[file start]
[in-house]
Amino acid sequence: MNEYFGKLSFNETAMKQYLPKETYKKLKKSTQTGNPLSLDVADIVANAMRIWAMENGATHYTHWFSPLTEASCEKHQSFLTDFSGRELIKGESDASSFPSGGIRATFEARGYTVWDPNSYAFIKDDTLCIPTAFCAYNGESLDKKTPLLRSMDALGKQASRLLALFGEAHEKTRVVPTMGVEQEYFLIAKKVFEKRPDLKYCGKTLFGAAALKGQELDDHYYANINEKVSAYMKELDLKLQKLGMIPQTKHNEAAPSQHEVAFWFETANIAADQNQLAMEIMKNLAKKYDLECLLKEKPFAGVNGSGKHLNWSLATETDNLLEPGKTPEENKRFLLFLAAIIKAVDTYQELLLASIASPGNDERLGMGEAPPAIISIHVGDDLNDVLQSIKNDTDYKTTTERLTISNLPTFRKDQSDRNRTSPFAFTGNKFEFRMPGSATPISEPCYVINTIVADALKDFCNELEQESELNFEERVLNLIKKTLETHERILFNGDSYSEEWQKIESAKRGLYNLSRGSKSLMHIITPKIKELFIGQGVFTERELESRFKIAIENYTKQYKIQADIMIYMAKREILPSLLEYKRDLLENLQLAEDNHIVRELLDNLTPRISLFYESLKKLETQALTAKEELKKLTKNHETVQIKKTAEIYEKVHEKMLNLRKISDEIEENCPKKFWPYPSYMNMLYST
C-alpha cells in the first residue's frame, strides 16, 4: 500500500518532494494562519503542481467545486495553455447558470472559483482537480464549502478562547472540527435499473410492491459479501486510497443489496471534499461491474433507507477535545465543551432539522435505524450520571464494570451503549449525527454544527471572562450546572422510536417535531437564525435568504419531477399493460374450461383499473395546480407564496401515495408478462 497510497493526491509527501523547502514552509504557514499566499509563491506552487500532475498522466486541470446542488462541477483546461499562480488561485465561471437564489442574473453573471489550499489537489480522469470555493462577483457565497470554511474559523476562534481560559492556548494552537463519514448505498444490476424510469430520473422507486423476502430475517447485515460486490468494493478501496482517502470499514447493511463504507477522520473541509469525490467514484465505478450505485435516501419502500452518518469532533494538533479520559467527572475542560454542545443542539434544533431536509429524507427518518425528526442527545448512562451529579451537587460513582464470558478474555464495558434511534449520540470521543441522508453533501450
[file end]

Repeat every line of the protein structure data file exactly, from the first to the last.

[in-house]
Amino acid sequence: MNEYFGKLSFNETAMKQYLPKETYKKLKKSTQTGNPLSLDVADIVANAMRIWAMENGATHYTHWFSPLTEASCEKHQSFLTDFSGRELIKGESDASSFPSGGIRATFEARGYTVWDPNSYAFIKDDTLCIPTAFCAYNGESLDKKTPLLRSMDALGKQASRLLALFGEAHEKTRVVPTMGVEQEYFLIAKKVFEKRPDLKYCGKTLFGAAALKGQELDDHYYANINEKVSAYMKELDLKLQKLGMIPQTKHNEAAPSQHEVAFWFETANIAADQNQLAMEIMKNLAKKYDLECLLKEKPFAGVNGSGKHLNWSLATETDNLLEPGKTPEENKRFLLFLAAIIKAVDTYQELLLASIASPGNDERLGMGEAPPAIISIHVGDDLNDVLQSIKNDTDYKTTTERLTISNLPTFRKDQSDRNRTSPFAFTGNKFEFRMPGSATPISEPCYVINTIVADALKDFCNELEQESELNFEERVLNLIKKTLETHERILFNGDSYSEEWQKIESAKRGLYNLSRGSKSLMHIITPKIKELFIGQGVFTERELESRFKIAIENYTKQYKIQADIMIYMAKREILPSLLEYKRDLLENLQLAEDNHIVRELLDNLTPRISLFYESLKKLETQALTAKEELKKLTKNHETVQIKKTAEIYEKVHEKMLNLRKISDEIEENCPKKFWPYPSYMNMLYST
C-alpha cells in the first residue's frame, strides 16, 4: 500500500518532494494562519503542481467545486495553455447558470472559483482537480464549502478562547472540527435499473410492491459479501486510497443489496471534499461491474433507507477535545465543551432539522435505524450520571464494570451503549449525527454544527471572562450546572422510536417535531437564525435568504419531477399493460374450461383499473395546480407564496401515495408478462 497510497493526491509527501523547502514552509504557514499566499509563491506552487500532475498522466486541470446542488462541477483546461499562480488561485465561471437564489442574473453573471489550499489537489480522469470555493462577483457565497470554511474559523476562534481560559492556548494552537463519514448505498444490476424510469430520473422507486423476502430475517447485515460486490468494493478501496482517502470499514447493511463504507477522520473541509469525490467514484465505478450505485435516501419502500452518518469532533494538533479520559467527572475542560454542545443542539434544533431536509429524507427518518425528526442527545448512562451529579451537587460513582464470558478474555464495558434511534449520540470521543441522508453533501450